Some wag once observed that no one ever joined the chess team in high school to meet girls, but for this, our Valentine's Day column, we’d like at least to try to make the case that chess and romance can prove a potent pair.
There’s an undeniable erotic charge when lovers square off across the chessboard, something even the medieval troubadours recognized. Think Miranda and Ferdinand in “The Tempest,” Steve McQueen and Faye Dunaway in “The Thomas Crown Affair,” even Bella and Edward in the latest “Twilight” movie. It’s not called “mate” for nothing.
Bobby Fischer’s romantic career — much like the rest of his life — was a mess, but there have been some strong matches brokered over a chessboard. Russian WGM Natalia Pogonina and her husband Peter Zhdanov compiled what they call the “5000+ Club” — married couples whose combined ratings topped the 5K mark. Heading the list: Ukrainian GM Vassily Ivanchuk and WGM Alisa Galliamova and Spanish GM Alexei Shirov and IM Viktorija Cmilyte, although neither union lasted. The reigning champs sharing a bedroom apparently are Russian GM Alexander Grischuk (2761) and Ukrainian GM Natalia Zhukova (2426), with a combined rating of 5185.
The Sockos — Bartosz and Monika — were the Polish men’s and women’s champions in 2008, while the Thipsays — Praveen and Bhagyashree — turned the same trick in India in 1994.
The 2010 French national champions, GM Laurent Fressinet and WGM Almira Skripchenko, had the ultimate “meet cute” moment when Skripchenko destroyed her future husband in a brilliant attacking game from the 2002 French championships. (At the time, the Moldovan-born Skripchenko was married to another top French GM, Joel Lautier, but that’s a story for another column.)
Skripchenko as White shows her aggressive intentions early in this Modern Defense with 11. Bh2 Ne7 12. h4, but Black handles the pressure well with the timely 15. … f5 16. exf5 Nf6 17. f3 Nxf5 18. Ne4 0-0. Fressinet’s only real problem is his weakness along the b1-h7 diagonal, a vulnerability that will come back to haunt him.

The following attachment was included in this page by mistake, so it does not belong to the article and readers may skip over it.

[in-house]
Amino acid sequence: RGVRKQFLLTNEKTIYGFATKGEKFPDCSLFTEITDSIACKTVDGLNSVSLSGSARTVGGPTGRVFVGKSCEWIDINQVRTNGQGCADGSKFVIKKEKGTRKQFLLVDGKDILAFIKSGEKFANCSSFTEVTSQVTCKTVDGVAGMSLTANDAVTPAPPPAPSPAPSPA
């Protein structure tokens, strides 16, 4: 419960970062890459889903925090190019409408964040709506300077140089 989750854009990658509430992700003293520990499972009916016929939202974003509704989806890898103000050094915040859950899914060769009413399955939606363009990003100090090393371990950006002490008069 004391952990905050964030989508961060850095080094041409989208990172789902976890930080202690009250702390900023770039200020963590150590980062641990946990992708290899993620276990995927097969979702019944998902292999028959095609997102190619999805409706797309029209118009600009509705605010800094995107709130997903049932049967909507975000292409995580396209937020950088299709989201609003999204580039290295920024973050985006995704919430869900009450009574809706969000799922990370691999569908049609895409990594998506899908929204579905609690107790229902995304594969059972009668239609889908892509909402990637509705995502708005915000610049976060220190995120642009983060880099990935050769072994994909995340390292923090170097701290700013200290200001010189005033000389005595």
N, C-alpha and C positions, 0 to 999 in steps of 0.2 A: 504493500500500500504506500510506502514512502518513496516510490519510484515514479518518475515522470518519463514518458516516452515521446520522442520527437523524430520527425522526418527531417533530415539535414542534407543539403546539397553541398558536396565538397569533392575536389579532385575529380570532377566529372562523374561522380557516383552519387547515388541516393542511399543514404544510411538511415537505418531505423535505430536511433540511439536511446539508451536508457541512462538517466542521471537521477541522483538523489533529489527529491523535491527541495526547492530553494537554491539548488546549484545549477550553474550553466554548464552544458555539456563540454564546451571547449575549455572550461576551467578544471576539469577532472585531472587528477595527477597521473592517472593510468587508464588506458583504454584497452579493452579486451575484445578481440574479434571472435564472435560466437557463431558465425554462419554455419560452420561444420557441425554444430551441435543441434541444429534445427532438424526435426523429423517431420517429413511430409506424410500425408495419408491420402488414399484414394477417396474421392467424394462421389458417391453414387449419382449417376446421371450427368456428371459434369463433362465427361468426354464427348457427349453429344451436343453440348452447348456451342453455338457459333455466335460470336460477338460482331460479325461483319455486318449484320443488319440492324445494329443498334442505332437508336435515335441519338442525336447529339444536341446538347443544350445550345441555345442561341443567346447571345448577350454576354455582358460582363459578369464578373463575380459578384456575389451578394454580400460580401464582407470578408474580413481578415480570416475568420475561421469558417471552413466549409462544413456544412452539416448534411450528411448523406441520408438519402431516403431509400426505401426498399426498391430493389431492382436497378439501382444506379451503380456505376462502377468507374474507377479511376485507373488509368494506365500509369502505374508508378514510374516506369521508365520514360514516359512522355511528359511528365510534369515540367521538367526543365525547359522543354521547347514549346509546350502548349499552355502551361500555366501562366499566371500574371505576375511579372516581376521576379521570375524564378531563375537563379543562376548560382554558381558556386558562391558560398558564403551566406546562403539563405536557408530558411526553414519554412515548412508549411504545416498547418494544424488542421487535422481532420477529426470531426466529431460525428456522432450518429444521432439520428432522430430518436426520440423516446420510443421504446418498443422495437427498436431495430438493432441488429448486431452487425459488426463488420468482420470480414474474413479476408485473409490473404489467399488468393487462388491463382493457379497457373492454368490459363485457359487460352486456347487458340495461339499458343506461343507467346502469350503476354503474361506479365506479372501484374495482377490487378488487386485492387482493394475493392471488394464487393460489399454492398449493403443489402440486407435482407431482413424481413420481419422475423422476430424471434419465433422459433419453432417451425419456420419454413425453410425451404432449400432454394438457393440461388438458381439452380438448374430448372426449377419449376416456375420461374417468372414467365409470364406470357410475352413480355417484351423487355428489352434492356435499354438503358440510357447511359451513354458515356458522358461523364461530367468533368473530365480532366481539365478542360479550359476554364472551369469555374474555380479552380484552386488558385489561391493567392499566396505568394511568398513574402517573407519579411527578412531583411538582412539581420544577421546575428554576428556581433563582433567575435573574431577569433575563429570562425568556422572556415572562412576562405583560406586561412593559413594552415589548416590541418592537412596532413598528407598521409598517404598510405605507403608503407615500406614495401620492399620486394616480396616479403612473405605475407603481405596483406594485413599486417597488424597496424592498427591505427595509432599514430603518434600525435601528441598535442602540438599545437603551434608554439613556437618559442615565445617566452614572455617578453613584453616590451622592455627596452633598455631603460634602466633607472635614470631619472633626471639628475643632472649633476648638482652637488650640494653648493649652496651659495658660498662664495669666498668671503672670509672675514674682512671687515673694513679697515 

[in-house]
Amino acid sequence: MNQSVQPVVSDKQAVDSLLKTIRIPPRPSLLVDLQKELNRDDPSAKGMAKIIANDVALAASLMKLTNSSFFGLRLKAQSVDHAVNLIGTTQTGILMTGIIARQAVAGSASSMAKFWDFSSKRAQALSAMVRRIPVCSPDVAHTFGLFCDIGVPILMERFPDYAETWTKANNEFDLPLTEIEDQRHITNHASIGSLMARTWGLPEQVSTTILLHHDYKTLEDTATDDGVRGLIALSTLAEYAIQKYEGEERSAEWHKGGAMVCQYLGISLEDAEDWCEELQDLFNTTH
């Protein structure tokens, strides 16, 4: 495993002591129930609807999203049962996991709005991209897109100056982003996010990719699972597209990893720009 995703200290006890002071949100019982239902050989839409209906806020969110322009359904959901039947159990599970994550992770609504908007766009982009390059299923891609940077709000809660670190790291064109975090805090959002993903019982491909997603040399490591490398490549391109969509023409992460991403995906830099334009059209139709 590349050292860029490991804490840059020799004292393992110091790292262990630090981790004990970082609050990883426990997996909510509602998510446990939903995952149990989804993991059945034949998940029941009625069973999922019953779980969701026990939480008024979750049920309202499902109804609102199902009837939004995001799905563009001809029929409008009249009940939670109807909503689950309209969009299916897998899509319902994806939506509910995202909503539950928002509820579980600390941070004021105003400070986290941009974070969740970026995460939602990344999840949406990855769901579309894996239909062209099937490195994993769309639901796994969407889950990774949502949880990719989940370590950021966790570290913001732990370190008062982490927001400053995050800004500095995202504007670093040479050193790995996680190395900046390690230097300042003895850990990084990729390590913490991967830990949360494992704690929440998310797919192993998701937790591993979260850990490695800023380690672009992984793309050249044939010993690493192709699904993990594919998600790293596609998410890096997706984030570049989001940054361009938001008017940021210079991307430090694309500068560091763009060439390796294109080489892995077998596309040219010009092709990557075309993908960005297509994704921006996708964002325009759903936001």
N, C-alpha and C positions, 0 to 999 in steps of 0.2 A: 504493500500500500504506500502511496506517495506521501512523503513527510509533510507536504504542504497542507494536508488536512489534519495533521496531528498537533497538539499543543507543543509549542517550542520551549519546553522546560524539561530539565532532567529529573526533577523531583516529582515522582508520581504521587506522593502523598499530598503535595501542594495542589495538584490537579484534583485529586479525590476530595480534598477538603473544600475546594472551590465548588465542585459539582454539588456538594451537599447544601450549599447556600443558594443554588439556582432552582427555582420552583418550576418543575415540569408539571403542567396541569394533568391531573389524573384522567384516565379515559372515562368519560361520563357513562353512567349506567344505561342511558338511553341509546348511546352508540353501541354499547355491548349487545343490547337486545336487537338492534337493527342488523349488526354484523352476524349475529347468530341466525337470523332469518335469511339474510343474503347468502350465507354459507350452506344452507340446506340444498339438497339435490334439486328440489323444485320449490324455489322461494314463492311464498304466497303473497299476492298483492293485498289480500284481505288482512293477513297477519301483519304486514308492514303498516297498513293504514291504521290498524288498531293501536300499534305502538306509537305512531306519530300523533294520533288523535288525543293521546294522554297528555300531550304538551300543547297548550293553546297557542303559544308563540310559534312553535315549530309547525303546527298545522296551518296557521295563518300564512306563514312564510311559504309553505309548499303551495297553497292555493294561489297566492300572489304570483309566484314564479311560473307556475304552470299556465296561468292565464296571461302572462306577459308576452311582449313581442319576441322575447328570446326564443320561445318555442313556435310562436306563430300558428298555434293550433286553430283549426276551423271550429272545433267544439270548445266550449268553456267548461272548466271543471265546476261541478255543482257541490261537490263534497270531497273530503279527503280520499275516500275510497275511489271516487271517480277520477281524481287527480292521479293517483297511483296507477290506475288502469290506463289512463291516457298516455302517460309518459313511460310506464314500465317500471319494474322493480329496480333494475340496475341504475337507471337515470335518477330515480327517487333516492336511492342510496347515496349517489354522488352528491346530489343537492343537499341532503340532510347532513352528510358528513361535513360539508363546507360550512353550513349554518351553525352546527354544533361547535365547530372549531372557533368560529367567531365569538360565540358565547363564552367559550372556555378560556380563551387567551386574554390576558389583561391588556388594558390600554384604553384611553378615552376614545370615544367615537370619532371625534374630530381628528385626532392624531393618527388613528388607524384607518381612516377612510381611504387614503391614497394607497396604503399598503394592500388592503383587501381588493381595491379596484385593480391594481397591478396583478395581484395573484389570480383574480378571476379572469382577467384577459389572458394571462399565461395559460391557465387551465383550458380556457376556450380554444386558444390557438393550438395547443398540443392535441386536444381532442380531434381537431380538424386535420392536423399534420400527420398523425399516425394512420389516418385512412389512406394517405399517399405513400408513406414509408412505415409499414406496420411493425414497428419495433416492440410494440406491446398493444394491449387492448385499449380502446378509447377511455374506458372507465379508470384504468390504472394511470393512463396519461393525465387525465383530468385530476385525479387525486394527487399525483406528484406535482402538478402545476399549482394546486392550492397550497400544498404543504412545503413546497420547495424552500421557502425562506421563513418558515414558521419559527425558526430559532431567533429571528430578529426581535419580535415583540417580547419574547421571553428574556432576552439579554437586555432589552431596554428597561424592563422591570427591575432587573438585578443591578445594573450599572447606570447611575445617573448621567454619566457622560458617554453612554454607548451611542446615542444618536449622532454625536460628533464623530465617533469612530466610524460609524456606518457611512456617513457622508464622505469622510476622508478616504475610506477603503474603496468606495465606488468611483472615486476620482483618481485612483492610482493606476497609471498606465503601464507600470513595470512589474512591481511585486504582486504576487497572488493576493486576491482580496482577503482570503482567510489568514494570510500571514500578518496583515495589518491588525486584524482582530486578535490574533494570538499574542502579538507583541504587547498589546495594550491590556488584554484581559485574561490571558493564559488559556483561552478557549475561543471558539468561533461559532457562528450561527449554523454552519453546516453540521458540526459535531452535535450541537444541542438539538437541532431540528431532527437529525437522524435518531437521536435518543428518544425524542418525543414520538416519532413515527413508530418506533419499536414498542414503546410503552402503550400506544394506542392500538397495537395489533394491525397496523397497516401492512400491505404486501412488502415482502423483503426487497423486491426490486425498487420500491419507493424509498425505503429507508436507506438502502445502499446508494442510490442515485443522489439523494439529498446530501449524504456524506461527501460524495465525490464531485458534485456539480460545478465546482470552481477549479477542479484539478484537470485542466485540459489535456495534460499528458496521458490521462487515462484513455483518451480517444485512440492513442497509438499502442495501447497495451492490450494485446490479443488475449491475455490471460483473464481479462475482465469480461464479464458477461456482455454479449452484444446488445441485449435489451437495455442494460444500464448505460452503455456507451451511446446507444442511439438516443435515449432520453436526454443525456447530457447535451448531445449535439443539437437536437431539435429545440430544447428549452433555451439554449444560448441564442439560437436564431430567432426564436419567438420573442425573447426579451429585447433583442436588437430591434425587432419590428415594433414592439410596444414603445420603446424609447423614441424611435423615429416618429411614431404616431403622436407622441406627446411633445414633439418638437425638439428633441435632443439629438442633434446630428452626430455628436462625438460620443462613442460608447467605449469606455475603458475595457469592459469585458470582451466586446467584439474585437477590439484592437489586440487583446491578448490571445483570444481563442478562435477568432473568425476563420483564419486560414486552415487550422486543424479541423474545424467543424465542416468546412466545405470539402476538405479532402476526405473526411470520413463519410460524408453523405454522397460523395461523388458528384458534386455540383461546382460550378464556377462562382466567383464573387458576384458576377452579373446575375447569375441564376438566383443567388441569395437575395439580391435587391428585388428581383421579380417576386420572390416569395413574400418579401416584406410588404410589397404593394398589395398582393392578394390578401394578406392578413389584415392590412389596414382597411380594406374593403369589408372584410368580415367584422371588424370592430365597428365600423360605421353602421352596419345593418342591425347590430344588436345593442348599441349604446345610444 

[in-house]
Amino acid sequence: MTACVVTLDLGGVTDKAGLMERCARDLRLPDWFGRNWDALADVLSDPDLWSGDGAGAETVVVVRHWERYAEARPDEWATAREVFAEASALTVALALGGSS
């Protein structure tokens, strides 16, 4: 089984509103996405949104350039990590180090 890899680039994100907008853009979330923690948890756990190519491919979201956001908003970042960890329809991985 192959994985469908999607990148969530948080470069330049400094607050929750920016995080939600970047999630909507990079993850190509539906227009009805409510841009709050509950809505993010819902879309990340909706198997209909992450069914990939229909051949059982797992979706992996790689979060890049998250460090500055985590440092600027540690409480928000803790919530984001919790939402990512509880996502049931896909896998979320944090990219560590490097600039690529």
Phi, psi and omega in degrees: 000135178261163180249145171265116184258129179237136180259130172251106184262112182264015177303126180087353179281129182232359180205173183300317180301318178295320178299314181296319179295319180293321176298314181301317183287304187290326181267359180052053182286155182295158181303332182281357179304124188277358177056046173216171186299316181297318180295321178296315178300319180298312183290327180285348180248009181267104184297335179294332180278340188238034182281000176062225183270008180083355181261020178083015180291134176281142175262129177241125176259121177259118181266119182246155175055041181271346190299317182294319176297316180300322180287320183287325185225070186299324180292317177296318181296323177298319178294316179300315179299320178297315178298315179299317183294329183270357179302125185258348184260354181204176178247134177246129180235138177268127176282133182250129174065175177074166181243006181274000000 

Black appears to be getting good counterpressure along the f-file, when a single defensive misstep opens the door to a stunning attack: 27. Qd3 Rf8 28. Ne3 Qe8?! (Rxf3? is bad because of 29. Rxf3 Qxf3 30. Rf1 Qh3 31. Rxf8+ Bxf8 32. Bc2, but 28. … Qg8! - covering the h7-square - 29. Kg2 Rc8 is perfectly playable for Black) 29. Bc2 Kg8 30. Bxe5!, a line-opening stunner that makes Black’s intended king flight as dangerous as staying put.
After 30. … dxe5 31. Qh7+ Kf7 32. d6!, the open light-squared diagonals make Skripchenko’s bishop lethal in the final attack. In a finale that Freud would have enjoyed unpacking, White gives up her queen to mate the king of her future spouse: 32. … Rh8 (the threat was 33. Bb3+ Bd5 34. Nxd5 Nxd5 35. Bxd5+ Re6 36. Qg6+ Kg8 37. Bxe6+) 33. Bb3+ Bd5 (see diagram; 33. … Kf7 34. dxe7+ Qxe7 35. Qd3 Rxf3 36. Rxf3+ Bxf3 37. Qf5+ Qf6 38. Rd8+ Ke7 39. Qd7 mate) 34. Nxd5!! (a beautiful finish, leaving Black helpless) Rxh7 (Nxd5 35. Qe4! Kf8 36. Qxd5 Qf7 37. Rc1 Qxd5 38. Rc8+ Kf7 39. Bxd5+ Re6 40. d7 wins) 35. Nxf6+ Kxf6 36. d7 Qd8 (Qb8, to meet the threatened mate, loses to the simple 37. d8=Q) 37. Rd6 mate.
Five years later, White and Black got married.
The strongest American nuptial pairing is likely that of Latvian-born GM Daniel Fridman and Ukrainian-born WGM Anna Zatonskih, a multiple U.S. women’s national champion since emigrating to the United States nearly a decade ago.
It was the husband who won the argument in their game from the 2010 Tradewise Gibraltar Chess Festival. There aren’t nearly the fireworks here that were on display in Skripchenko-Fressinet, but Fridman does find a nice way to tie his beloved in knots in the final winning combination. Black’s unusual decision to trade off White’s blocked-in dark-squared bishop with 19. … Bh4?! backfires as White establishes an unchallenged strong point at d6.
Black gets some real counterplay with 31. Rxd8 Rc1 32. Nf2 (Black threatened 32. … Qg1+ 33. Kh3 Qh1+ 34. Kg4 f5+ 35. exf6 g6, with a mating net) Rc2 33. Qd3 Qc7 (Qxf2?? 34. Rxf8+ Kxf8 35. Qd8 mate is too easy) 34. Ne4 Rxb2? (the only chance was 34. … Qc6 35. b3 Ra2, though White’s bind remains) 35. Qd6! (with the Black king and knight immobilized, the queen trade is decisive) Qxd6 36. exd6 Rb1 37. d7 Rd1 38. Nc5!, and Black resigned as 38. … a5 (there are no useful moves left) Rb8 g6 40. d8=Q wins easily.
1. e4 g6 2. d4 Bg7 3. Nf3 d6 4. Bc4 e6 5. O-O Nd7 6. Nc3 a6 7. a4 b6 8. Bf4 Bb7 9. Qd2 h6 10. h3 g5 11. Bh2 Ne7 12. h4 Ng6 13. h5 Ne7 14. d5 e5 15. Ne1 f5 16. exf5 Nf6 17. f3 Nxf5 18. Ne4 O-O 19. c3 Kh8 20. Rd1 Qe8 21. Bb3 Ne7 22. Nxf6 Rxf6 23. g4 c6 24. c4 cxd5 25. cxd5 Rc8 26. Ng2 Qf7 27. Qd3 Rf8 28. Ne3 Qe8 29. Bc2 Kg8 30. Bxe5 dxe5 31. Qh7+ Kf7 32. d6 Rh8 33. Bb3+ Bd5 34. Nxd5 Rxh7 35. Nxf6+ Kxf6 36. d7 Qd8 37. Rd6 mate.View Entire Story
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Raised in Northern Virginia, David R. Sands received an undergraduate degree from the University of Virginia and a master’s degree from the Fletcher School of Law and Diplomacy at Tufts University. He worked as a reporter for several Washington-area business publications before joining The Washington Times.
At The Times, Mr. Sands has covered numerous beats, including international trade, banking, politics ...
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